In a remote region of the Nuba Mountains, you will find Dr. Ahmed Zakariah treating patients in a small, concrete structure. From first glance outside, one would never imagine that it houses a small hospital facility inside, including a waiting room, operating area, and maternity ward.
Despite its size, Dr. Ahmed’s hospital in the town of El Gigaiba is in fact one of only two facilities in the entire region with medical capabilities to serve a population of over 750,000 people.
A Nuban-born native, Dr. Ahmed had the opportunity to study medicine abroad on scholarship, but deferred in order to stay with the land and people for whom he has a deep-rooted love. “If I run,” he postures, “who will come?” Instead, he completed his medical studies over an eleven-year period, hindered by stints where he was jailed for opposing the Islamic government, which is intolerant of non-Muslims and has made attempts to claim the more fertile land found in the Nuba region.
Yet he didn’t waver from his commitment to stay in Nuba and provide direly needed medical treatment for the people living here. He says he learned from examples of Christian civil rights leaders in the US that “despite the darkness you face and the darkness you live in, the light is coming. The sun will rise one day.” And so he continues to hope for peace and endures the risks and challenges of working in such a volatile area, to offer vital medical services as well as hope to a struggling people.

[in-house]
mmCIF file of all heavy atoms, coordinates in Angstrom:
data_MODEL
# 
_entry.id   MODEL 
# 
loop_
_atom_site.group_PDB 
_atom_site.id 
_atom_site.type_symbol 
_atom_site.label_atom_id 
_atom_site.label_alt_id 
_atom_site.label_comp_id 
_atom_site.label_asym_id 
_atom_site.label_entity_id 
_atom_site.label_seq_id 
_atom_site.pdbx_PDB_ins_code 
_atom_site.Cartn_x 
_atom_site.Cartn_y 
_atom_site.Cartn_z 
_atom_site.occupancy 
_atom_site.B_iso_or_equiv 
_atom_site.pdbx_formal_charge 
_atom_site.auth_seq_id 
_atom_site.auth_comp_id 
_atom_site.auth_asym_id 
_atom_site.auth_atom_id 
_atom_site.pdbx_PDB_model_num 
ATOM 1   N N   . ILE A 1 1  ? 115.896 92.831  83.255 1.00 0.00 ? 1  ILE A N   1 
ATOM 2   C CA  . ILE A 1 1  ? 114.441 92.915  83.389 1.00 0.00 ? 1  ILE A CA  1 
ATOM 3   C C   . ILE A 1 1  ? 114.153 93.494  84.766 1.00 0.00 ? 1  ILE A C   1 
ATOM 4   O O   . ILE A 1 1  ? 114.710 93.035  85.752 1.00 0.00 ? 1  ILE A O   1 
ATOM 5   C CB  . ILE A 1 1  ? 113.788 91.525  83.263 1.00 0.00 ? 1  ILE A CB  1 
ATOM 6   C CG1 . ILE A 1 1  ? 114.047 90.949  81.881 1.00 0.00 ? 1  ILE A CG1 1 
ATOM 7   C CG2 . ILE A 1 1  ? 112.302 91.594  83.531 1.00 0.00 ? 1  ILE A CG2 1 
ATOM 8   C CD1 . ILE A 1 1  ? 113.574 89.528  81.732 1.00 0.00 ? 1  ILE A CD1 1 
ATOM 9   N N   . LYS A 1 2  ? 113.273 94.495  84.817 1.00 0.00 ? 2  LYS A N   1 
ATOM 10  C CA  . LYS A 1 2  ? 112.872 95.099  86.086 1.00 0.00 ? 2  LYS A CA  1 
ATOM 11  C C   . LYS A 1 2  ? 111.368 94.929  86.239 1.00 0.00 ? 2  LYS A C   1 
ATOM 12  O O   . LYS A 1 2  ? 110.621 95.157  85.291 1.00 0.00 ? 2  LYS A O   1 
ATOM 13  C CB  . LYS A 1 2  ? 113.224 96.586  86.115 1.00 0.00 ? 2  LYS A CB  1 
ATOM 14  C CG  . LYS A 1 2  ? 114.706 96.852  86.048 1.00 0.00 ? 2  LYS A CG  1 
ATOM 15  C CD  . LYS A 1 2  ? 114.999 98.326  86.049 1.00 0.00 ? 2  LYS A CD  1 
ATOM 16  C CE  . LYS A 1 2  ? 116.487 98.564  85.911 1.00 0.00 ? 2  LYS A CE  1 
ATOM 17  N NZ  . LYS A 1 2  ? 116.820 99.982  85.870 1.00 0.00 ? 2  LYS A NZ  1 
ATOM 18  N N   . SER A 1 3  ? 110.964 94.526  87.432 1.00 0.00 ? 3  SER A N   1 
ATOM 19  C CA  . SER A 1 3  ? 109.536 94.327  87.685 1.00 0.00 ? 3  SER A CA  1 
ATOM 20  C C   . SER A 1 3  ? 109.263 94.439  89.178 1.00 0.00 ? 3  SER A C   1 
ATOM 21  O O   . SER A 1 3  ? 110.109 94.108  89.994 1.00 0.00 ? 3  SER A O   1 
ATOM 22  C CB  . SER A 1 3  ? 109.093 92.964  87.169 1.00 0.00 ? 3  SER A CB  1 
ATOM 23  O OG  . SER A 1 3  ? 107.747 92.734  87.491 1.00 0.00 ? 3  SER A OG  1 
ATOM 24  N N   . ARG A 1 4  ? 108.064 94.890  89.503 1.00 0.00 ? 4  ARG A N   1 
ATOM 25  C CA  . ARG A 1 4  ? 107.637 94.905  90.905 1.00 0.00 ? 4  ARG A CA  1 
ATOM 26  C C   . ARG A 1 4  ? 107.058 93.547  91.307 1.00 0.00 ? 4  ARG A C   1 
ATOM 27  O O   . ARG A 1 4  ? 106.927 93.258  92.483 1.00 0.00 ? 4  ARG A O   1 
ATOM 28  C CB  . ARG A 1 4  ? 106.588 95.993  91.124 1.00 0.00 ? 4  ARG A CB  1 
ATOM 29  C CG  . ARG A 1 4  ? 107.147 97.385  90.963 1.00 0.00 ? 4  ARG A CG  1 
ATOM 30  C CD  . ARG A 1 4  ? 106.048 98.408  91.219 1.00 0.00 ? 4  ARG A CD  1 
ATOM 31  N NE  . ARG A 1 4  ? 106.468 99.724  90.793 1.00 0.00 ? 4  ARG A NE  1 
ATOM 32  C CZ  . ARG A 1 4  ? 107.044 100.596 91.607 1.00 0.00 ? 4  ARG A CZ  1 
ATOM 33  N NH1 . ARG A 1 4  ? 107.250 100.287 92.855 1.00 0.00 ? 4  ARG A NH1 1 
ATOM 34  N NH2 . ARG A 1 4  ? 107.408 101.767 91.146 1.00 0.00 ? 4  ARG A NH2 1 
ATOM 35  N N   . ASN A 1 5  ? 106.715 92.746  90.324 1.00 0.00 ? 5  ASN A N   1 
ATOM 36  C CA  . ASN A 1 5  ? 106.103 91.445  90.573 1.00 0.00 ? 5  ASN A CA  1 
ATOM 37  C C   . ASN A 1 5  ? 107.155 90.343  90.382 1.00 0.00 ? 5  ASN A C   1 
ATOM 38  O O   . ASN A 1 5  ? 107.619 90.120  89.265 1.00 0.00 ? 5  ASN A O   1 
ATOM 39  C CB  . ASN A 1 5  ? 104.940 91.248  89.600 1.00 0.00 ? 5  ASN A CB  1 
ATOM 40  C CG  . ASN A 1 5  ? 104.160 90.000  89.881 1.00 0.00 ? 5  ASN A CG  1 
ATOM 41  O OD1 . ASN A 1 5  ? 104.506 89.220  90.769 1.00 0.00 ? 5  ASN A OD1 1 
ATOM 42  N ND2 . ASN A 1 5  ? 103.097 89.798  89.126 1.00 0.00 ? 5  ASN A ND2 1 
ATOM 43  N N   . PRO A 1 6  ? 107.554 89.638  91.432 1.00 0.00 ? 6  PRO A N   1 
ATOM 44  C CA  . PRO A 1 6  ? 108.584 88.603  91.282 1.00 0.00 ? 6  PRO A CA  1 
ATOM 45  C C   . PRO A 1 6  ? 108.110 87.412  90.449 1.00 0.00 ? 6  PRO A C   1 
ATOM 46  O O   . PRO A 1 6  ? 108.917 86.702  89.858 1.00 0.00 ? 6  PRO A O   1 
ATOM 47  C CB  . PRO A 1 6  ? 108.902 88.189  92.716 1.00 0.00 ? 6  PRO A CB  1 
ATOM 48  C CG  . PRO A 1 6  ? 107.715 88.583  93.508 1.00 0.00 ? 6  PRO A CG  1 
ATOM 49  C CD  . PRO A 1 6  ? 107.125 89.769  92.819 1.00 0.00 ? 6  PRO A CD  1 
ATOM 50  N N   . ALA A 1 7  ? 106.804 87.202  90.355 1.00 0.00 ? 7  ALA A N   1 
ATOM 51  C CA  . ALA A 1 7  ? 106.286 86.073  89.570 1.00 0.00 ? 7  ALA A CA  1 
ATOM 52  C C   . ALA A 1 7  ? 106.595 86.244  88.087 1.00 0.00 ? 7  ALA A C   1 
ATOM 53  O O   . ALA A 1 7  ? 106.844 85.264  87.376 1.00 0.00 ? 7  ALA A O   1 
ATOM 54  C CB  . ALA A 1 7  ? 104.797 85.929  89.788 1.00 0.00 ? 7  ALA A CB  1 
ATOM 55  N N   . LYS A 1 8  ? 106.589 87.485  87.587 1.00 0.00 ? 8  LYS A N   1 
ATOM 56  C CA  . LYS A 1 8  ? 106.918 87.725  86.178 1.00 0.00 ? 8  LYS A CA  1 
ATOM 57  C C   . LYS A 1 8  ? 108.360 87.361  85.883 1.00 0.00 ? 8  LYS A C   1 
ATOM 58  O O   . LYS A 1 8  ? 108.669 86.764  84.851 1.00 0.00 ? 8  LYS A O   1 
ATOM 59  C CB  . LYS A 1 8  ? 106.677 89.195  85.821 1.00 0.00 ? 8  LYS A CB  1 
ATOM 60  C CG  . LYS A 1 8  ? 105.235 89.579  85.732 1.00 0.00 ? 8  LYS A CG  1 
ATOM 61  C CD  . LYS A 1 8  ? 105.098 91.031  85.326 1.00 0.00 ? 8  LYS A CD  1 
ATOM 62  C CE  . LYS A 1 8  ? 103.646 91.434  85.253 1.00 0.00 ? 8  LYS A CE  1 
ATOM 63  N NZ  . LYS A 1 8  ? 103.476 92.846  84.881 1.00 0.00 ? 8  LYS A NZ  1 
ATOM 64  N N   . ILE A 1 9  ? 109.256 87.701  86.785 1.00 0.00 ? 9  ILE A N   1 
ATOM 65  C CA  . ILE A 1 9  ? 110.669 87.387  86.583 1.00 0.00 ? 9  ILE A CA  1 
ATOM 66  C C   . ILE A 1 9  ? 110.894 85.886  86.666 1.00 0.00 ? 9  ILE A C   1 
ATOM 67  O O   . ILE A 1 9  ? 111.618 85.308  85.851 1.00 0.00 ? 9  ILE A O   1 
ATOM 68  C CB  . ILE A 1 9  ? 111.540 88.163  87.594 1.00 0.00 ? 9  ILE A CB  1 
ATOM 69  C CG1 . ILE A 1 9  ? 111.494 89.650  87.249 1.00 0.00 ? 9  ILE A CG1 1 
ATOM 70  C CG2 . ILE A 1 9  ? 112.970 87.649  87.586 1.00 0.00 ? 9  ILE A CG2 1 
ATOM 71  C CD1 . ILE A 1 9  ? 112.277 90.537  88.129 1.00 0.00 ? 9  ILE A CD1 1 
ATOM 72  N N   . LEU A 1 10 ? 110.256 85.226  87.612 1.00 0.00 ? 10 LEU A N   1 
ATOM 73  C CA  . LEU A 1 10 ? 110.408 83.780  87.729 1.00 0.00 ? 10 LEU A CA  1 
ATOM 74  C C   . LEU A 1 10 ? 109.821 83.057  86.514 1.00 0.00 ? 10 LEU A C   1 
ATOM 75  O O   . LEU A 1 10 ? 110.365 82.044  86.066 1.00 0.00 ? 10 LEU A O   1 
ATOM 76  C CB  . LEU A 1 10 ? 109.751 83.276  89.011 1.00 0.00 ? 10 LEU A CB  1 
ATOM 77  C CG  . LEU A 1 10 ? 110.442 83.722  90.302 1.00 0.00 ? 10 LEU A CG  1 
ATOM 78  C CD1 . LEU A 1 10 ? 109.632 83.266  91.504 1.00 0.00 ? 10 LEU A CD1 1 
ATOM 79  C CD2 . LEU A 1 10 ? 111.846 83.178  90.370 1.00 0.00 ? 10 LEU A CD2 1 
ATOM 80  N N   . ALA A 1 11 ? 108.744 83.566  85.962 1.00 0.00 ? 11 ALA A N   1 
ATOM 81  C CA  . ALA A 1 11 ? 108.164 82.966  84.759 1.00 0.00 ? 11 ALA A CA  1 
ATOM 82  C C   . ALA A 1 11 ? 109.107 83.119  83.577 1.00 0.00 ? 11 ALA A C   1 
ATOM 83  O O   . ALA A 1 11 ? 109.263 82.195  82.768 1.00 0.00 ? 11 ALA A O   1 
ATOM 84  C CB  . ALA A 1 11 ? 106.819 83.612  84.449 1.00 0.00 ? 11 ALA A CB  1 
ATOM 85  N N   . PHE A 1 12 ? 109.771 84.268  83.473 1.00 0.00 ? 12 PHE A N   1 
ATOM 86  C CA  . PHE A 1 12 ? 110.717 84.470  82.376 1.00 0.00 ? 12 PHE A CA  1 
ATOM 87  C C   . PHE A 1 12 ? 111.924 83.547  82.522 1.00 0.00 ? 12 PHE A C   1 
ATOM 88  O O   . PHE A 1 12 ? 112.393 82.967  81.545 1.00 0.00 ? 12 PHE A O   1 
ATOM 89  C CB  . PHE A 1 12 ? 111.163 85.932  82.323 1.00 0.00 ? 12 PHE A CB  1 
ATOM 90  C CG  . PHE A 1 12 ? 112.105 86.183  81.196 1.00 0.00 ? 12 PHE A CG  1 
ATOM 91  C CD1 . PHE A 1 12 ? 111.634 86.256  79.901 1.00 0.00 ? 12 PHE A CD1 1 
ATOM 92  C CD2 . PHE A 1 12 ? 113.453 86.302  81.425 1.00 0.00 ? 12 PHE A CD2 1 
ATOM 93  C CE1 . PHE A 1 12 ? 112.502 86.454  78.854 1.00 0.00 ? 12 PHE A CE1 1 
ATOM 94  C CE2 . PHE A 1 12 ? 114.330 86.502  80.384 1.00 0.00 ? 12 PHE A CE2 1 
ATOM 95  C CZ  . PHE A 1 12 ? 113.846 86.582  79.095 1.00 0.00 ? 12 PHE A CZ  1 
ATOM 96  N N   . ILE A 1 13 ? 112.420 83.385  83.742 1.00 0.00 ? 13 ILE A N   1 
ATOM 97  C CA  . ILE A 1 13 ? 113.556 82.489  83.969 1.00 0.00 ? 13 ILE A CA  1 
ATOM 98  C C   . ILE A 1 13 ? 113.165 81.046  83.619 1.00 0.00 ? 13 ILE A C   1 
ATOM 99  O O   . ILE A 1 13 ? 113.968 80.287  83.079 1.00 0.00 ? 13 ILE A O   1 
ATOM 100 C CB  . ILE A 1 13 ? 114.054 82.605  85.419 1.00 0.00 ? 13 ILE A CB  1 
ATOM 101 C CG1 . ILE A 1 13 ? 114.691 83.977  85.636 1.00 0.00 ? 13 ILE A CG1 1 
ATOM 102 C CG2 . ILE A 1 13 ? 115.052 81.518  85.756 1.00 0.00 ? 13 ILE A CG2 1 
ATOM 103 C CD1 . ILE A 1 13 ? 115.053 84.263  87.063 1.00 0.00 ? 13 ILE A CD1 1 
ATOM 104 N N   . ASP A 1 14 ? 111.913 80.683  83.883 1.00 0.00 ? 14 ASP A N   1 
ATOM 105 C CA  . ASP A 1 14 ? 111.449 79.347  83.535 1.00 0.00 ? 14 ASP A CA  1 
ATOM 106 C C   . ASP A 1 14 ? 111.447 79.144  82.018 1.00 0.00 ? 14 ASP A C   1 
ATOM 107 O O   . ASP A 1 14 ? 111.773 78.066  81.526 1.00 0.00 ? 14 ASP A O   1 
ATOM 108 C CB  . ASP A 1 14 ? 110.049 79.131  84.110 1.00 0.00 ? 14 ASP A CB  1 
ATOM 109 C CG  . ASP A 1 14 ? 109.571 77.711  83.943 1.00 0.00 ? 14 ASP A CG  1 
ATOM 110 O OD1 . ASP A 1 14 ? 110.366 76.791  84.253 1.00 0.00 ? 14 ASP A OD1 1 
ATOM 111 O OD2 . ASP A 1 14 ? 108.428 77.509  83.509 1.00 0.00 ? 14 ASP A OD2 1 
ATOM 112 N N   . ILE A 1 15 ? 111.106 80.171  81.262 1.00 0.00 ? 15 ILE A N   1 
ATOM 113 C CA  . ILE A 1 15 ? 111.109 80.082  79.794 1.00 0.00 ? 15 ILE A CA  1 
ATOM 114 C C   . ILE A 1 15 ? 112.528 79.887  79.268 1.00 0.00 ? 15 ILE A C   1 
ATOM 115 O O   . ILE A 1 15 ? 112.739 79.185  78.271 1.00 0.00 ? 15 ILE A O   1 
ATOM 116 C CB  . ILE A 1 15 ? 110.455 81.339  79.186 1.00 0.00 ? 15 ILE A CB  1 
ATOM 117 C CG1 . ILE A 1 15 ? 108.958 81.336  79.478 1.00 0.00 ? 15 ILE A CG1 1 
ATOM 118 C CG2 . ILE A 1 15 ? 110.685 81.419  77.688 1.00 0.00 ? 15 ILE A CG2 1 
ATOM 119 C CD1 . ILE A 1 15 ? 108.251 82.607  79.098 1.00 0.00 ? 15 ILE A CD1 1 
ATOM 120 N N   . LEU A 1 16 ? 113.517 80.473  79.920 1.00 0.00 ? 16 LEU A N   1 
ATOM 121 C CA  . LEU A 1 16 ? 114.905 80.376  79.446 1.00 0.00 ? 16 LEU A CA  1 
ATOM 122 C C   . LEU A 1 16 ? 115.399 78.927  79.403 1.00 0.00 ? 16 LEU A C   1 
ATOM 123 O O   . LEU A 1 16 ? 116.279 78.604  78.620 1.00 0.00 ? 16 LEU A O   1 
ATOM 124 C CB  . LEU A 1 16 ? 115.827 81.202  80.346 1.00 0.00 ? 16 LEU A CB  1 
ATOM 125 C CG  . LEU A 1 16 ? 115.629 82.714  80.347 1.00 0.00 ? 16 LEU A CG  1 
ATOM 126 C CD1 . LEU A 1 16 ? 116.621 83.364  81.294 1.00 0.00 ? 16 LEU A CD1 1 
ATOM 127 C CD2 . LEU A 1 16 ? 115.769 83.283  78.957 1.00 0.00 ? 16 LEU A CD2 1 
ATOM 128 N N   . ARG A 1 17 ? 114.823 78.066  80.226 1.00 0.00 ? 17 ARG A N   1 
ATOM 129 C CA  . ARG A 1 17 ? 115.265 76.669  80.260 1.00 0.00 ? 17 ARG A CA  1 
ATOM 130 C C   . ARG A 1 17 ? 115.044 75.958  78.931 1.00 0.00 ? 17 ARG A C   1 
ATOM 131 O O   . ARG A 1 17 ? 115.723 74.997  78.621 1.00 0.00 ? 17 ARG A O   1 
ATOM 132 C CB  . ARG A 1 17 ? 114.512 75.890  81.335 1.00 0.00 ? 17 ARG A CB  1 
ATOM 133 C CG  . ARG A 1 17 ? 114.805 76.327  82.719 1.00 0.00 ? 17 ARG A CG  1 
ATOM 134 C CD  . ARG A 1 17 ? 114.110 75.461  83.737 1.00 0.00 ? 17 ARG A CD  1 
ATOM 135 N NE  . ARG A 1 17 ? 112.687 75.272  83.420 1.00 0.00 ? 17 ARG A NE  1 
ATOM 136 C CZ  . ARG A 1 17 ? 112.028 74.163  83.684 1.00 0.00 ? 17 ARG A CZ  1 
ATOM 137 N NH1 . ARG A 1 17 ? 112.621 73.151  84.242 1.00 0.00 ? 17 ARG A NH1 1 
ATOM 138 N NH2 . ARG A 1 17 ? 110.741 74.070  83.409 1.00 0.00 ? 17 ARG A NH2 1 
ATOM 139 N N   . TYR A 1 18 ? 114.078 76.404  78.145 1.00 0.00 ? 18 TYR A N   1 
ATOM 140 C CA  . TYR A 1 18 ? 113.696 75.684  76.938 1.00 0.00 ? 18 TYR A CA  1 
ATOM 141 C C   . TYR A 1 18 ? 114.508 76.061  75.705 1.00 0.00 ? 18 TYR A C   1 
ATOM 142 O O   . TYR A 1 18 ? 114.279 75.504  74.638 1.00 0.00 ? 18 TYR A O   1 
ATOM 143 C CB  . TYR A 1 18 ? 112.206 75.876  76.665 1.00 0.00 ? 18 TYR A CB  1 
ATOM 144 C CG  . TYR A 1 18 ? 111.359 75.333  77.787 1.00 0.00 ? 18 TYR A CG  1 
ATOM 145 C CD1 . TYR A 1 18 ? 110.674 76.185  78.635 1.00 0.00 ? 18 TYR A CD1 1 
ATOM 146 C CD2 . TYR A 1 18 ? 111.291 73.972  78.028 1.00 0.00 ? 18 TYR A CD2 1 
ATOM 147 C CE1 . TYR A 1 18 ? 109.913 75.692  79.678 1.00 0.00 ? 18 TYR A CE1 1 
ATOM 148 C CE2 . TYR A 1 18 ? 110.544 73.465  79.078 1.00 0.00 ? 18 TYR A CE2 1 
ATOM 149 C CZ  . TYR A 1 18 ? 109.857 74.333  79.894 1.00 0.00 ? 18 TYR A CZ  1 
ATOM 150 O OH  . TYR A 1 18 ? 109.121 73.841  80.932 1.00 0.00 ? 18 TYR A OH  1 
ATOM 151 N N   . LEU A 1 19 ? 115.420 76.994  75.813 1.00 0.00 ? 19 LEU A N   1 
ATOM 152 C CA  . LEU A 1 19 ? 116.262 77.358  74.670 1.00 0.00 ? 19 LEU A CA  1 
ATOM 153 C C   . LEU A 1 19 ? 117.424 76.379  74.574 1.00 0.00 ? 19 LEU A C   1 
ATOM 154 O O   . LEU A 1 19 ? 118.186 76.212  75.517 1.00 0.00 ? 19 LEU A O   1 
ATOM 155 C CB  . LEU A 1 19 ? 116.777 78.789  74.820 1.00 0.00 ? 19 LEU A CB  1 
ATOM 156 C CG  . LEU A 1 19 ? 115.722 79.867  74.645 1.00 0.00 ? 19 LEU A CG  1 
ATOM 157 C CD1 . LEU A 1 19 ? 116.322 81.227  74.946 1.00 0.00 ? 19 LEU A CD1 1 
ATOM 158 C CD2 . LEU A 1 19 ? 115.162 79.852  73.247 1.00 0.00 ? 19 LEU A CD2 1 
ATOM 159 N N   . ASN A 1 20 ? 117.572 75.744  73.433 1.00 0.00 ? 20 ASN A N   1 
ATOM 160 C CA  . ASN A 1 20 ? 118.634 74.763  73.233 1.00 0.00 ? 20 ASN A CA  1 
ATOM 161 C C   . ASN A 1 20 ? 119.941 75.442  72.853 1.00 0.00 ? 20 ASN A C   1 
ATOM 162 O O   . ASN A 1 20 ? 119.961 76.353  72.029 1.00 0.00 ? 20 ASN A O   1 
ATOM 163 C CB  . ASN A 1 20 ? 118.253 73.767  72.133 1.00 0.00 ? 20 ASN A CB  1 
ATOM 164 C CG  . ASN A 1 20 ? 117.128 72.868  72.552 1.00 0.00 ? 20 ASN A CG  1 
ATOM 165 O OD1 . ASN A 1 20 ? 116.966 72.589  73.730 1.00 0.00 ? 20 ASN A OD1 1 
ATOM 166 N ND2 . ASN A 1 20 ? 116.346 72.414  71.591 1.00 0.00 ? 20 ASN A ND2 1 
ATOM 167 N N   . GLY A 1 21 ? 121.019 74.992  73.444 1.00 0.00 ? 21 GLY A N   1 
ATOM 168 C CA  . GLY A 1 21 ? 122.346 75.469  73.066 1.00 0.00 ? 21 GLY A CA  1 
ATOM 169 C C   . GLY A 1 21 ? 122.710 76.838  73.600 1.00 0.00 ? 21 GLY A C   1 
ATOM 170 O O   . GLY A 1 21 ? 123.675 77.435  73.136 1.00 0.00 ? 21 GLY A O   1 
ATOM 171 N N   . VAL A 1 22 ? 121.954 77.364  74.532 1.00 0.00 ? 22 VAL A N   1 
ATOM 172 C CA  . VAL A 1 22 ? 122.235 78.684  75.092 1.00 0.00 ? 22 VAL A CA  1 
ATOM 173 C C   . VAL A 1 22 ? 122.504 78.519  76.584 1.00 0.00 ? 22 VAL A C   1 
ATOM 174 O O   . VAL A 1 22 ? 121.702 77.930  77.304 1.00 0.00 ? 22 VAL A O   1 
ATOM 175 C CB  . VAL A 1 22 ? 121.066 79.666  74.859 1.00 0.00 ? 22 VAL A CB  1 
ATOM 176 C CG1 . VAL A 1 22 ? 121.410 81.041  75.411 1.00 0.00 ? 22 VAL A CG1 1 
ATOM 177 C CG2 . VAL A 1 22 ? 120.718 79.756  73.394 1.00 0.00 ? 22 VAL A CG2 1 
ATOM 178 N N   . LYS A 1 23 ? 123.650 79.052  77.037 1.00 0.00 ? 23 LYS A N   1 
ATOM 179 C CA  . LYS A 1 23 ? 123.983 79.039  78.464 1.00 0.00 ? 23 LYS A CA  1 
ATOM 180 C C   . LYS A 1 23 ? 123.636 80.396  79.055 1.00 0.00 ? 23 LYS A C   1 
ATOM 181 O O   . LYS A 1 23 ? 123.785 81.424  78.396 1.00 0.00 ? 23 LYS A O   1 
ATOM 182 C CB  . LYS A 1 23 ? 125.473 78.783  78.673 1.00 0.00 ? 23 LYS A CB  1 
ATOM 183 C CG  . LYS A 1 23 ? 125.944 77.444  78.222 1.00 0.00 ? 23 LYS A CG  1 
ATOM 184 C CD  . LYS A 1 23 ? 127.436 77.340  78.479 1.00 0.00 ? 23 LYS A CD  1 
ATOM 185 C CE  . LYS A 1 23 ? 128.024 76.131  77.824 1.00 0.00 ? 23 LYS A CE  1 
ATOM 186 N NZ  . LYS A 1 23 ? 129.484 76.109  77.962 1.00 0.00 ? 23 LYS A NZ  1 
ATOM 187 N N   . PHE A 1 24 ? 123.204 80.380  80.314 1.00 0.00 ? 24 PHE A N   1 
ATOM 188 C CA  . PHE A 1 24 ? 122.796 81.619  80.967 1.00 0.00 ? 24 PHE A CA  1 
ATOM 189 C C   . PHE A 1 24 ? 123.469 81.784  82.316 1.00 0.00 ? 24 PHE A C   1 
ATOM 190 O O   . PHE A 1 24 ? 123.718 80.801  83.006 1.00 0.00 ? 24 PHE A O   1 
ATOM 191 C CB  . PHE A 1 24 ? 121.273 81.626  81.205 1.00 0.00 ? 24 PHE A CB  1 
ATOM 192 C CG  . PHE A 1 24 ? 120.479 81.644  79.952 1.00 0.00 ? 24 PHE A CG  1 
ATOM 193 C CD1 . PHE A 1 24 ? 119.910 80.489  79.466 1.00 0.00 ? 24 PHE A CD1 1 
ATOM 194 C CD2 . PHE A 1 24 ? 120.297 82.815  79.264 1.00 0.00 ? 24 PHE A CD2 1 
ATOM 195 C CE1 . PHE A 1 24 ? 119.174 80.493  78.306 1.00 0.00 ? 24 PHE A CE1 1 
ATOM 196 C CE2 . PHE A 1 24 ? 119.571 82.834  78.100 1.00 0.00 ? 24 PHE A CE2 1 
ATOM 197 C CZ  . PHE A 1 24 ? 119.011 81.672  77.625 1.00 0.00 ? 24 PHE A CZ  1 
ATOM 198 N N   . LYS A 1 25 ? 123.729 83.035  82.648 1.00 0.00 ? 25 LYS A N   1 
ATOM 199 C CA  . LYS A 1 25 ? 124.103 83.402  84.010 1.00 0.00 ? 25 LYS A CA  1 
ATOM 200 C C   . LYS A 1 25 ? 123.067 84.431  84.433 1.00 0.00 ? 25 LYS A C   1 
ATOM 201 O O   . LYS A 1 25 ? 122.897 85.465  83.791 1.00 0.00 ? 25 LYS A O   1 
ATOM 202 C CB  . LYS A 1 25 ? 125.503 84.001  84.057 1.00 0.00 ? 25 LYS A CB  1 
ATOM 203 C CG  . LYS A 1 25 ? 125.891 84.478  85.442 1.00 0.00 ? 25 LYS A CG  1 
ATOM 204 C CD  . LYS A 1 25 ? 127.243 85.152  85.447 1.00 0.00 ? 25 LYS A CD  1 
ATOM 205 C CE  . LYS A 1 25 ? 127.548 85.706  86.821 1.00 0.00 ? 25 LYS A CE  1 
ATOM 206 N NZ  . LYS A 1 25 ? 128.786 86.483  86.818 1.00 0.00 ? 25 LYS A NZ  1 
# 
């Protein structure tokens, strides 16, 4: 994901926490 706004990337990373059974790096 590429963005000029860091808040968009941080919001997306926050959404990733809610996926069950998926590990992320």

Indeed, Dr. Ahmed brings light to the patients he treats every day. He remembers being in the village when the armies came through during South Sudan’s civil war. He took 17 pieces of shrapnel in his arms and legs that day, but pushed through the pain as his overriding thought was to get to the hospital in order to help the other injured. “I have to treat the patients,” he said.
Dr. Ahmed’s dedication to serving the needs of a people where the demand is always greater than the supply is nothing less than heroic. People walk for days or endure hours-long hot, dusty vehicle rides over bumpy roads to come to his hospital in El Gigaiba for help. “I stayed until now, helping them, sharing their pain, and even if I die with them, I’ll be happy.”
Dr. Ahmed spent time working alongside missionary doctor Tom Catena, the lone surgeon who runs Mother of Mercy Hospital hundreds of miles away. Because the Nuba Mountains area is so vast, they believed they could reach more people if Dr. Ahmed were to open a separate treatment facility all the way in El Gigaiba, rather than remain to support Dr. Tom at Mother of Mercy. Sudan Relief Fund has supported Dr. Ahmed’s hospital from the beginning, including funding some of the very first beds that were installed.
Of many challenges, he says the most difficult one he faces is not being able to treat someone he could help, for lack of needed medicines or supplies. It’s a continuous challenge to keep enough supplies on hand to meet the ongoing need, and his hospital is completely dependent upon the gifts of donors and supporters to continue operating, for which he is grateful. It reminds him of the goodness and hope that exists in the world.
“As human beings, we have to respect each other. We are the same. One humankind. And I hope one day we can live in peace.” In the meantime, he strives to better people’s lives one day at a time, one patient at a time, for the community of El Gigaiba and the Nuban Mountain region.